I'm not saying the logic of this comparison is airtight. All I'm saying is I'm happy that I finally figured out why I've had those CYOA books on my mind for the last month. You buying this at all?  I'm interested to hear your take!

(Almost scary coincidence: As this post was knockin' around my mind yesterday, I came across a review of debut novelist Hannah Pittard's The Fates Will Find Their Way, in which the reviewer describes the book as a "a sort of morbid 'choose your own adventure' story." Frightening. Fate?)


  1. These books are unpredictable wild rides, and two tons of fun for me when I was racing through them on audio. Hell it rendered me either unable to walk while listening, or walking so fast I pulled muscles.

    And yes speaking of Fates, I believe this may be The Book To Read. It sits on my Kindle waiting for an open moment.

  2. You are UTTERLY RIGHT. At almost every point, you could have should Lisbeth i) tell the police what she knows ii) continue to maintain a stubborn silence?
    In fact, you are so right, I feel like someone should draw the books out in a decision tree.

  3. Heh heh, I mentioned Choose Your Own Adventure books in my post on Monday. In relation to Great Expectations . . .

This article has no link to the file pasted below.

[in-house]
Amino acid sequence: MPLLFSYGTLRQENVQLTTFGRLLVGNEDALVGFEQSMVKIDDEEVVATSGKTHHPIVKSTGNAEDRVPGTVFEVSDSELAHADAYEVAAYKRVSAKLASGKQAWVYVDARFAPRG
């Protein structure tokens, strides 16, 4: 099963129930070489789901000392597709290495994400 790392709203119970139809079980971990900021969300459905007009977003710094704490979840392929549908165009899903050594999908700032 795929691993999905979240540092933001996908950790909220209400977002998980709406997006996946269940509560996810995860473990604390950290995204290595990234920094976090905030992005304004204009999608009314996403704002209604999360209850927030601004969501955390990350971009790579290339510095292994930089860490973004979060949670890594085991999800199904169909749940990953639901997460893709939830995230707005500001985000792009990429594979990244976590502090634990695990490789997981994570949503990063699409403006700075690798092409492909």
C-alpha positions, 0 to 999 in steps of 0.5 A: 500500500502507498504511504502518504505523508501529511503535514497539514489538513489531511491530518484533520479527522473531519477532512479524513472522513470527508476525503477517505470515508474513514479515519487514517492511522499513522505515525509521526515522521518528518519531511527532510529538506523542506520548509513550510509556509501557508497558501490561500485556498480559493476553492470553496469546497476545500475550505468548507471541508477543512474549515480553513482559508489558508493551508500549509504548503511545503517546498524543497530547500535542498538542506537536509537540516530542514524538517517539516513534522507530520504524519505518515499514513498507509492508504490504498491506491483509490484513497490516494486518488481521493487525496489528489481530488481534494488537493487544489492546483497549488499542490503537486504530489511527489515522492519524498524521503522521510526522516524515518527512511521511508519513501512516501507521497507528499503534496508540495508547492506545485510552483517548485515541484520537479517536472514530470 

4. This is pretty funny. Maybe what you are seeing is that the two leads here always do the dangerous thing (M for idealistic reasons, L for psychological ones).

    Also, the chapters in these books tend to end with a cliffhanger of some kind, which has that same feeling of indeterminacy that you got reading the CYOA books as a kid.

    Do you remember those white library bindings on those things? Damn hard to hold open with 8 year old hands I remember.

  5. @Sandy - Ha - I imagine it would be tough to concentrate on much else while you were listening to them. Did you walk into any stationary objects?

    @Lyndsey - Now you're talking! A decision tree is a great idea - not sure I have that much ambitious, but I would applaud someone else's effort if s/he took it on.

    @Kathy - Yikes - there must be something in the ether this week! I also had no idea there are two endings to Great Expectations. Hmmm...

    @Ape - Yeah, that's a good point about the chapter-ending cliffhangers. Sometimes, though, they do make the safe choice - at least for awhile. Like in Played With Fire, we don't hear a peep from Lisbeth for like two weeks while she's hiding out in her apartment. And then she chooses to get a move on. You know, I must've been a spoiled kid - I don't think I ever got them from the library, but they were always around, so my parents must've kept me well supplied at a not insignificant cost.

  6. Collective consciousness, seriously. Because I've had the CYOA books on my mind and not because I've read any recently or anything like them or because I've read about them in posts. I just thought of them and have been thinking about them. My God, the nostalgia that brings! WOW.

  7. Have you tried Henning Mankell? He's my favorite Swedish mystery writer: